The plan entails deploying a fleet of at least 100 hybrid-electric aircraft within the next three years.
Surf Air Mobility on July 20 agreed to purchase 100 Cessna Grand Caravan aircraft from Textron Aviation Inc., a subsidiary of Providence, R.I.-based Textron Inc. The local charter company will install hybrid-electric power trains in the Cessnas with the goal of putting them into service in regional markets by the option to purchase an additional 50 aircraft to convert to hybrid technology. Financial terms of the deal were not disclosed.
“We see this as a significant step toward the decarbonization of aviation,” Sudhin Shahani, Surf Air Mobility’s chief executive, said.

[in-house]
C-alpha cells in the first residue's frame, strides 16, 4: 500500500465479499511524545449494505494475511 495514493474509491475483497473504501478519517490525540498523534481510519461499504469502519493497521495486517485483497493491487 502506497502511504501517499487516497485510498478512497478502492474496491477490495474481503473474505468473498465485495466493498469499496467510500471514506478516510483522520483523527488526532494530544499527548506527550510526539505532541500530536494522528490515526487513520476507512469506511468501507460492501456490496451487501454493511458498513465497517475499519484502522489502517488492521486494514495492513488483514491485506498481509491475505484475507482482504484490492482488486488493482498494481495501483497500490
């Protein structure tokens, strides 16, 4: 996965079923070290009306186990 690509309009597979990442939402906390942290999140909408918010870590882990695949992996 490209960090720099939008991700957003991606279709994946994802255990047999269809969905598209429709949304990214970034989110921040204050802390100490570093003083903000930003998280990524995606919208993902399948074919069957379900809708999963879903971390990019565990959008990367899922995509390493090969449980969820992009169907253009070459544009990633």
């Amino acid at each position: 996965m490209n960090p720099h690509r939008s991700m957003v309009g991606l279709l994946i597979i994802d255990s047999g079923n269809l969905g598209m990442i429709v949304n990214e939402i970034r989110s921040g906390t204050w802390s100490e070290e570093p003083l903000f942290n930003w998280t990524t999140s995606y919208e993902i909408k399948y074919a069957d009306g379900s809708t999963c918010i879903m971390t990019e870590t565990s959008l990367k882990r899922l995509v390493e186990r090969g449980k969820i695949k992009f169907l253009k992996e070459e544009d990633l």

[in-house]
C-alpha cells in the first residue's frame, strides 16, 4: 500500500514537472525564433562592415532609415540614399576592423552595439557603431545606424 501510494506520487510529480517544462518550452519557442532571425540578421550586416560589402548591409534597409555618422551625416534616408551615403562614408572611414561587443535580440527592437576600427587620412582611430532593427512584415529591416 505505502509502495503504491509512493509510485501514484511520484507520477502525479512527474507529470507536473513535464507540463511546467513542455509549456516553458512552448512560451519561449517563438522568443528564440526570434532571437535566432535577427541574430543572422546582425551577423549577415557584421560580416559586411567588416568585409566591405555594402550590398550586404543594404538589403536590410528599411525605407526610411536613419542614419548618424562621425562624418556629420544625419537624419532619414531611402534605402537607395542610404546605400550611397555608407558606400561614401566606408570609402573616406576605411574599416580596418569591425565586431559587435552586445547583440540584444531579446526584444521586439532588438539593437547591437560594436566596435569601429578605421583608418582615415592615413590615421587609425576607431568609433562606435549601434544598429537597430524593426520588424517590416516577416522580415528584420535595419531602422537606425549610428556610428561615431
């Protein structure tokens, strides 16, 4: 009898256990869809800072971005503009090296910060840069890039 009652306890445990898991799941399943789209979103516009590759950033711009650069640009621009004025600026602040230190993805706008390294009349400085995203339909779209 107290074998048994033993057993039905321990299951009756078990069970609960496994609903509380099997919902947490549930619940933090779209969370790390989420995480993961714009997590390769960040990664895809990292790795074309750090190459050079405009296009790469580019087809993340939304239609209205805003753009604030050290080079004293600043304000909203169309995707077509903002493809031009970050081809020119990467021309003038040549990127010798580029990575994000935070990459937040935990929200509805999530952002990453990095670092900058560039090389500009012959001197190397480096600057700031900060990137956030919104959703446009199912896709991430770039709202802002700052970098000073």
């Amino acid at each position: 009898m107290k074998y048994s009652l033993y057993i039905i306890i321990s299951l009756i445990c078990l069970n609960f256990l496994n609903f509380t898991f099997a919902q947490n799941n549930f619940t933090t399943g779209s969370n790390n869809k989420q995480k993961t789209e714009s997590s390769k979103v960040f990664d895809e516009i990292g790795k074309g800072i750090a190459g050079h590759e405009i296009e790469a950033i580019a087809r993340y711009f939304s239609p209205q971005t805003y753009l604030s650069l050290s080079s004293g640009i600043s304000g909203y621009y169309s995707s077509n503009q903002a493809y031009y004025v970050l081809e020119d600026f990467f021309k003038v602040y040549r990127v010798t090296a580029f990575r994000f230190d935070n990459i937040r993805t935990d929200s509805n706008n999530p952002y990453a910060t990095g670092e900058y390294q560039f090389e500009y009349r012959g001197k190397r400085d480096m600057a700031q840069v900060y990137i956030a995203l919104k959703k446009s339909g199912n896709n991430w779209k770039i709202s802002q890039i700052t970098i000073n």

Shahani also said the company plans to sell its hybrid gas-electric power train to other Cessna aircraft owners eager to reduce carbon emissions.
All this stems from Surf Air Mobility’s purchase earlier this year of Hawthorne-based Ampaire Inc., which had been developing and testing a hybrid-electric power train in converted Cessna aircraft. And it represents an entirely new direction for Surf Air.
With its purchase of Ampaire, Surf Air Mobility is one of the few companies in the race to decarbonize air travel that has chosen hybrid gas-electric technology, styling itself as the Toyota Prius of the commuter aircraft industry.
“Hybrid-electric technology is at a cost that fits in with current outlays — it doesn’t need charging stations on the ground, is able to be used in all instances and relies solely on existing technology,” Shahani said.